The Best and Worst of NJPW: G1 Climax 29 Nights 17-18 And Final


Previously on NJPW: The G1 Climax tournament took place for over one month and in over one country (it was in two countries)!

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And now, the best and worst of the seventeenth and eighteenth nights of G1 Climax 29 and the tournament final, which took place from August 10-12 at Nippon Budokan in Tokyo.

Best: Golden Era

There are a lot of other things to cover from these shows, but let’s start with the biggest one, the G1 final itself. While some predicted Kota Ibushi vs. Jay White as the tournament final, almost nobody wanted to watch it. That’s not just because so many fans were disappointed to see Tetsuya Naito yet again fall short of achieving his dreams. On paper, this was easily the least interesting G1 Climax final as a match in itself this decade. As much as you can point out how good White is at certain things about wrestling for his age and experience level, people do not want to see him main event a show, and that’s not just because of heel heat, that’s because many do not enjoy watching his wrestling matches.

The reason White is in this match and a big part of why he continues to be pushed so hard is pointed out in the hype video for the final show, as it has been in Jay White match hype videos past: as indicated by loud booing, this is the guy everyone hates! He is very good at making sure people hate him, and everyone loves Ibushi as about much as they hate White. The drama is extremely high going into their match, especially after two adrenaline-producing angles in a row with Minoru Suzuki’s challenge and Kenta joining Bullet Club.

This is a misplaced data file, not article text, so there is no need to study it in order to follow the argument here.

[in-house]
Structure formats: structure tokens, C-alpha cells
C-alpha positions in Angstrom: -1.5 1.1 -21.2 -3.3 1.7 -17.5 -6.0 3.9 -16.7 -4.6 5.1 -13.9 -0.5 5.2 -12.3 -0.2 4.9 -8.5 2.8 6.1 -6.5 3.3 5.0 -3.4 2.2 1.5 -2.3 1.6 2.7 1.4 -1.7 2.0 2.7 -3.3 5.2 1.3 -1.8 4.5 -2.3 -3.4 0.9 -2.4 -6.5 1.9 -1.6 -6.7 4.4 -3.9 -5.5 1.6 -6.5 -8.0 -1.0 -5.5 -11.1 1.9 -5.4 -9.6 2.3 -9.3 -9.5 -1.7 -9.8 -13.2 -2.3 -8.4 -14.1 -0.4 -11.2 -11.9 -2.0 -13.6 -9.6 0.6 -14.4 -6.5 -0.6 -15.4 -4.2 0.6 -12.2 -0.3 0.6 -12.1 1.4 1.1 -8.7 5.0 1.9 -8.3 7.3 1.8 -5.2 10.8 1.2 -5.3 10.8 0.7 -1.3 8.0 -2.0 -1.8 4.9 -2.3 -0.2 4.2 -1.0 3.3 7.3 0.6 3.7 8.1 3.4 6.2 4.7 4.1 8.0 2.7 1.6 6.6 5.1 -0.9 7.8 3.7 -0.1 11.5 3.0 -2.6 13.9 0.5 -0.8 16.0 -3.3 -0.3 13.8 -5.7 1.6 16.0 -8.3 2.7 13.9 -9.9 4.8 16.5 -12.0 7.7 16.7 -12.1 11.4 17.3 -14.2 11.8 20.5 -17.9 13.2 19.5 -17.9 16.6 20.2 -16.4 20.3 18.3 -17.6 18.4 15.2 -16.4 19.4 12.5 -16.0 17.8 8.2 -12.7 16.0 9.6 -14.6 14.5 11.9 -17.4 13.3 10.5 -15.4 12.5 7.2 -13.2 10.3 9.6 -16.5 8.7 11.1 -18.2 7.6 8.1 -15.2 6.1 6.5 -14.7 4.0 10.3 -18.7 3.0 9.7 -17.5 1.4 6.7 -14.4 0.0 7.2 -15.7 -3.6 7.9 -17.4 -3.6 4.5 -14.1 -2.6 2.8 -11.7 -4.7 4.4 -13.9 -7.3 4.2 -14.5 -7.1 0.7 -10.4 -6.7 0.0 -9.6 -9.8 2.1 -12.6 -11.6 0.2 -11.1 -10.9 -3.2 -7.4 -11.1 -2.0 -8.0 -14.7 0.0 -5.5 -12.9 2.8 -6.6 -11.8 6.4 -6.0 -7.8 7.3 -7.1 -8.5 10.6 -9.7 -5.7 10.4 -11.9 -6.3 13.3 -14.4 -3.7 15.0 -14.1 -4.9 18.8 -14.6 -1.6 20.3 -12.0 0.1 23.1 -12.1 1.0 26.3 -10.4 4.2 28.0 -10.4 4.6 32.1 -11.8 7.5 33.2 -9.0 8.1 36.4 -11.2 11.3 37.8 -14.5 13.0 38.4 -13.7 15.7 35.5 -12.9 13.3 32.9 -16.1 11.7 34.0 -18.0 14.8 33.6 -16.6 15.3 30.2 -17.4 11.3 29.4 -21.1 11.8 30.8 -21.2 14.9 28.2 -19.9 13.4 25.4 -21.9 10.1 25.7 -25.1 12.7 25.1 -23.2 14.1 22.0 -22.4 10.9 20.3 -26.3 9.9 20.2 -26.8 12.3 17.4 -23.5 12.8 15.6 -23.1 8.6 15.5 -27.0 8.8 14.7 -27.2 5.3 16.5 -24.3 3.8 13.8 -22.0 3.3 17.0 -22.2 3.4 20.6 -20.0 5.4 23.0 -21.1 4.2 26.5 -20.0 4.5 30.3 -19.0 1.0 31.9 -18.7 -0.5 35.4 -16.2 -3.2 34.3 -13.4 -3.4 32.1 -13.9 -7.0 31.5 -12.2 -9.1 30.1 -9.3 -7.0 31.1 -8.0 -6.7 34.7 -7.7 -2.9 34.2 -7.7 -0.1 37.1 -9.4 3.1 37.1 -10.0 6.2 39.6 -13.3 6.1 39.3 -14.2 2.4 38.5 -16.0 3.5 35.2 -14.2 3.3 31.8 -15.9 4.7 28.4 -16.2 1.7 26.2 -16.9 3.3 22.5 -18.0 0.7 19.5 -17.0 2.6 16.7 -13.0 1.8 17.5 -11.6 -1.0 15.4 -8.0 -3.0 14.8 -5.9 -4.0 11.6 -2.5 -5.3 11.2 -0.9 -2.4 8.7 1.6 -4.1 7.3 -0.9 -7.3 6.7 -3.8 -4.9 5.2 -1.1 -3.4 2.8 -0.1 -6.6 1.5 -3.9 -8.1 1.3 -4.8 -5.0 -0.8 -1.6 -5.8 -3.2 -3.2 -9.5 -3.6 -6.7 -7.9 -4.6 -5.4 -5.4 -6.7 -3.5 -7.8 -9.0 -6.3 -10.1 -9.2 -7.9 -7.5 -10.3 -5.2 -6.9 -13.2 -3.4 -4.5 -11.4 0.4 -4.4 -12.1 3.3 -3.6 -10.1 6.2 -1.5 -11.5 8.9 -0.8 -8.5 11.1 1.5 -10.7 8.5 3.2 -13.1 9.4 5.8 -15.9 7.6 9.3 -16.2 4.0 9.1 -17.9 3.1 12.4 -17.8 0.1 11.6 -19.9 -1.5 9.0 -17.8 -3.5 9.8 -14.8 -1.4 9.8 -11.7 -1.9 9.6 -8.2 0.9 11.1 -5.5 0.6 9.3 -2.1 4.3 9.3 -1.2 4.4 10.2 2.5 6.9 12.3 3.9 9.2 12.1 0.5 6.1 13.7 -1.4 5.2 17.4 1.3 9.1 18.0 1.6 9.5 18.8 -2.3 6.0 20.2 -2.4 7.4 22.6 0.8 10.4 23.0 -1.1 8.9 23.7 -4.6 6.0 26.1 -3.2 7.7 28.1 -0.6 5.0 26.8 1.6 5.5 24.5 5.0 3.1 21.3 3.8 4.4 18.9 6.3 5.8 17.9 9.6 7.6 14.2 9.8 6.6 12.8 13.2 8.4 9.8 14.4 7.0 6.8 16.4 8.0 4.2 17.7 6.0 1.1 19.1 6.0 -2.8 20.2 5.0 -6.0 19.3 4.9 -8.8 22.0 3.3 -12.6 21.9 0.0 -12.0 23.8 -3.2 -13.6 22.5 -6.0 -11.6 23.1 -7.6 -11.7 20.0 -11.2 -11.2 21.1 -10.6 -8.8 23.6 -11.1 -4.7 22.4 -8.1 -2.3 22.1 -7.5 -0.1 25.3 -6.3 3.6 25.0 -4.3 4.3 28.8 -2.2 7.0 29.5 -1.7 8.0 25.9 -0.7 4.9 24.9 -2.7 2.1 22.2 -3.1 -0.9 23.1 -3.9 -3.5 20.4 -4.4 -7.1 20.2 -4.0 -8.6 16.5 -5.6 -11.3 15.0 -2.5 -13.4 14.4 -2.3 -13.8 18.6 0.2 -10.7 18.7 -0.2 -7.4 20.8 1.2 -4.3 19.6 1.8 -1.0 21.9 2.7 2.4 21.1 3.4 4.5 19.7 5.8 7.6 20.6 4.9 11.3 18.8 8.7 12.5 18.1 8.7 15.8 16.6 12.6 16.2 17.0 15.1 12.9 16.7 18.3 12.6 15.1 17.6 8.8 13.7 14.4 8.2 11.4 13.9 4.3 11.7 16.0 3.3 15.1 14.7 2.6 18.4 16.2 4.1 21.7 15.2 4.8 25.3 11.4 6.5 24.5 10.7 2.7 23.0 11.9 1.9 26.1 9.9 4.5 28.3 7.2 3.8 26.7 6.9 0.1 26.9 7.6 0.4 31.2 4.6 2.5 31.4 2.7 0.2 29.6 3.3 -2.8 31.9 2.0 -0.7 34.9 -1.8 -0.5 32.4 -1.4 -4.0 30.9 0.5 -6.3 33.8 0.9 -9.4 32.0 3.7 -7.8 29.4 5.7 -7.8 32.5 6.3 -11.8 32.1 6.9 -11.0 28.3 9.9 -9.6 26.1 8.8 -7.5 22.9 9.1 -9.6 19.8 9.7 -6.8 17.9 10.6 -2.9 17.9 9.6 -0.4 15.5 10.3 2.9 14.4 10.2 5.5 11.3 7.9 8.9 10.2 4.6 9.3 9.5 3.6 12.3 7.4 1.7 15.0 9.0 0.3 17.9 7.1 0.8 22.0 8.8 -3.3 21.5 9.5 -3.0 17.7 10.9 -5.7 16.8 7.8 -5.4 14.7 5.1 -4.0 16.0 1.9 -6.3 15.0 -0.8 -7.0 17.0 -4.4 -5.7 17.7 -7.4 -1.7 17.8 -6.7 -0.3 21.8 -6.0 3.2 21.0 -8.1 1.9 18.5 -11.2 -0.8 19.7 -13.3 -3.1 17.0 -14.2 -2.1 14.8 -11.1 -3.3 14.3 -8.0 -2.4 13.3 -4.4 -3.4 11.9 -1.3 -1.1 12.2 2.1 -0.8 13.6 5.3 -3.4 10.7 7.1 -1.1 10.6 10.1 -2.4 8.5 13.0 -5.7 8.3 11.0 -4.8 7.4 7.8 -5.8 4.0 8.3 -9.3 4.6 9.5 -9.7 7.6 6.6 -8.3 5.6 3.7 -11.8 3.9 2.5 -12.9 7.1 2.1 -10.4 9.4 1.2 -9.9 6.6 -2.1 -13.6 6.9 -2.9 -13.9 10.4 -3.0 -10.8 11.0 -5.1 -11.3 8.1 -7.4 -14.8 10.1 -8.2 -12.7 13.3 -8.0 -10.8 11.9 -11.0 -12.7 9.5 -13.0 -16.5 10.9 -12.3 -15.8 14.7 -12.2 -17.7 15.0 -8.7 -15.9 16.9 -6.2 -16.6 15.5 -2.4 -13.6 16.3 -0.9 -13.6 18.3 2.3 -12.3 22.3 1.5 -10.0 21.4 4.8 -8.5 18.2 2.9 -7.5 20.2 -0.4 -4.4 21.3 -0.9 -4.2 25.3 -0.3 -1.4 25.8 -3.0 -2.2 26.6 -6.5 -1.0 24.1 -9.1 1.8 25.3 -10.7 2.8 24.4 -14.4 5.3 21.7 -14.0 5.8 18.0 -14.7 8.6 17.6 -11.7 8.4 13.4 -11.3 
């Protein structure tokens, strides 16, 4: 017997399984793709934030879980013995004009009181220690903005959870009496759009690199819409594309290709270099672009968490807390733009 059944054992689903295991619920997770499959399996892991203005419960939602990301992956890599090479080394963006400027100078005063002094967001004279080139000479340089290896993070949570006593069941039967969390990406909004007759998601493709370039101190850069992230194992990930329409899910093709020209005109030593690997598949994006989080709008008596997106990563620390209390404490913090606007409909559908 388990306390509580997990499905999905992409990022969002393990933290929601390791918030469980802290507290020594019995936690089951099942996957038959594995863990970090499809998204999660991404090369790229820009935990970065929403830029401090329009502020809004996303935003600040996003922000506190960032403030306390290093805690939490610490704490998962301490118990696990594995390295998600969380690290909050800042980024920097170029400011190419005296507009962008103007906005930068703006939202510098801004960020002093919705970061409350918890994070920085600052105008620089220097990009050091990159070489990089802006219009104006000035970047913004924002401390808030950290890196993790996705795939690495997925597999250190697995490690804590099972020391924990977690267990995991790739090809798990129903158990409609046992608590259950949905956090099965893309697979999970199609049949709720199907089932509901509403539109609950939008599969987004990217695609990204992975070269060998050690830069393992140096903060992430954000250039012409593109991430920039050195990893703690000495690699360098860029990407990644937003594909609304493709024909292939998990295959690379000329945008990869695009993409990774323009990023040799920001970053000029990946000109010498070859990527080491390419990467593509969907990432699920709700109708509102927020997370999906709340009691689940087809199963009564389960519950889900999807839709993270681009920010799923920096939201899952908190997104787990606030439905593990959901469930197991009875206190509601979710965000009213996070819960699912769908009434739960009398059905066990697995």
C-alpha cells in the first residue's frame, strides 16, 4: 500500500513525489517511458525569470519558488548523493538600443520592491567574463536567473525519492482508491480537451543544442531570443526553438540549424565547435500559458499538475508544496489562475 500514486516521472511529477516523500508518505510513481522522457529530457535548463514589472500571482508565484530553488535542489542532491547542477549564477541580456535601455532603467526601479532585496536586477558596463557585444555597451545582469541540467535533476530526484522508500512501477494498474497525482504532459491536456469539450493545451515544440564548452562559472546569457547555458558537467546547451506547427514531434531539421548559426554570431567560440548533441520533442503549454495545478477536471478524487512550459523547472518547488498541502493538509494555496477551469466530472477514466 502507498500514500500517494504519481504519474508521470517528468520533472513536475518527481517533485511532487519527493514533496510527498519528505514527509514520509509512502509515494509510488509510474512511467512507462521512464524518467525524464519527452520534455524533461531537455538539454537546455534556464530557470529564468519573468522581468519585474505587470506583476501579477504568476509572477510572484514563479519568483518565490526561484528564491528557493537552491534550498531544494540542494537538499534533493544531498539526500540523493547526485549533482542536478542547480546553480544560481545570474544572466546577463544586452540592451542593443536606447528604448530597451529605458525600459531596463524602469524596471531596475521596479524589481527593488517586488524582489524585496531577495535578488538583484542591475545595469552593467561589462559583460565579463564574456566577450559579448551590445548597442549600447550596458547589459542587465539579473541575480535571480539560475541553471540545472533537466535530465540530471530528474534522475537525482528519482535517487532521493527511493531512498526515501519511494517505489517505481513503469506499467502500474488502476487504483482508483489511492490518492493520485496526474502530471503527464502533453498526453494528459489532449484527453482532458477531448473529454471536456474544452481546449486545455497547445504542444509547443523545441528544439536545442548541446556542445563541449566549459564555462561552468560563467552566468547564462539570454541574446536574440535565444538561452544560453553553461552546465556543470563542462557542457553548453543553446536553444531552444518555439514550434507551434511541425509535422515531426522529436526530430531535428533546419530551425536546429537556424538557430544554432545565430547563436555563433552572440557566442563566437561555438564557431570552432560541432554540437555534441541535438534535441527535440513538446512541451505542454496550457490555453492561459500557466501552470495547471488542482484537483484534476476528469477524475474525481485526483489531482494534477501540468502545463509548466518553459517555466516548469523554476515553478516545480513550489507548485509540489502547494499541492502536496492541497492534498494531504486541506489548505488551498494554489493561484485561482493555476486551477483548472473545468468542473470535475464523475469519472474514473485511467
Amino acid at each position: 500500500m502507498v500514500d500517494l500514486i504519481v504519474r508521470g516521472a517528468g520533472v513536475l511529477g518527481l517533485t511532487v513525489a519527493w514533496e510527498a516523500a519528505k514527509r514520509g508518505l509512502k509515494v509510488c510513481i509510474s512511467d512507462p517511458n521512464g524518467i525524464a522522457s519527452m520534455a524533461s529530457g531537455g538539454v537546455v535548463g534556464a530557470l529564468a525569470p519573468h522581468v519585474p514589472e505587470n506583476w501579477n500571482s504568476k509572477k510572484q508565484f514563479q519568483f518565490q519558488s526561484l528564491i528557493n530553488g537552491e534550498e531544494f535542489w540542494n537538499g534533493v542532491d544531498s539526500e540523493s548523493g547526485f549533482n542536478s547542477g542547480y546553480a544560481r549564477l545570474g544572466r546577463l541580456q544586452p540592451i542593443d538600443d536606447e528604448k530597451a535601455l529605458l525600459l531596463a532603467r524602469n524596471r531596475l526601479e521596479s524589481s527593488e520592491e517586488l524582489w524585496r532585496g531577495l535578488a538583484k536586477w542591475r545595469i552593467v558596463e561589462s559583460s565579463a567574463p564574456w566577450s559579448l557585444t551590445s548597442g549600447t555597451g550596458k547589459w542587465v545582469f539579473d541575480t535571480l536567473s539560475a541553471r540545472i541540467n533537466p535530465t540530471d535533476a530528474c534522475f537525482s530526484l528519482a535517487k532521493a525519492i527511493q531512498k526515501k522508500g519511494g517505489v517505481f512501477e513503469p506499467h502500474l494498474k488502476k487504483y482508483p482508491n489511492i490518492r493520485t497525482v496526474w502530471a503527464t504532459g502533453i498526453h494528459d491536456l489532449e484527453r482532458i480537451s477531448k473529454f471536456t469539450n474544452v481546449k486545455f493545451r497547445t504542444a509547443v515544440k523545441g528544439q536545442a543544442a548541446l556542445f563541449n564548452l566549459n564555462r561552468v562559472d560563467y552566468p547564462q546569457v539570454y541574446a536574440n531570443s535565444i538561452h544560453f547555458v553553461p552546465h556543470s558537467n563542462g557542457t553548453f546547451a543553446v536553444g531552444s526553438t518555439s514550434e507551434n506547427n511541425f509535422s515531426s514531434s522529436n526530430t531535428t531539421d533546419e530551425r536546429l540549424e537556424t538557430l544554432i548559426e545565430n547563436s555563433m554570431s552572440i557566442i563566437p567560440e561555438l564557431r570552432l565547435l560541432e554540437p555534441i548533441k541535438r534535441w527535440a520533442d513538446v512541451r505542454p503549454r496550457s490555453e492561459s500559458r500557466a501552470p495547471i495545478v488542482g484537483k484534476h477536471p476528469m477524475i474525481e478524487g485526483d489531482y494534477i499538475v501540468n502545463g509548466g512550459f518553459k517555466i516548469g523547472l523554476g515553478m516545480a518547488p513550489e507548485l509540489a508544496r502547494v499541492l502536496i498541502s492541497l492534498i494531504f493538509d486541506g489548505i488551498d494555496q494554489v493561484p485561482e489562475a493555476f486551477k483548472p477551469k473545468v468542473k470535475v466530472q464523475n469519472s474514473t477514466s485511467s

Kenta entering with the rest of BC is a great move, compounding the heat of the guy we hate THE MOST as of like twenty minutes previously with that of the guy we’ve hated the most for like a year and a half. This moment works as a throwback to earlier eras of Bullet Club too, when it felt like more of a threat as a unit and we would sometimes see this whole group of guys enter with someone for a match, looking vaguely like they were coming here straight from being kicked out of a bar and clearly like they were about to ruin things for everyone. Red Shoes ejecting most of them puts a stop to that and is a great moment, but the faction still looks better than it has in years.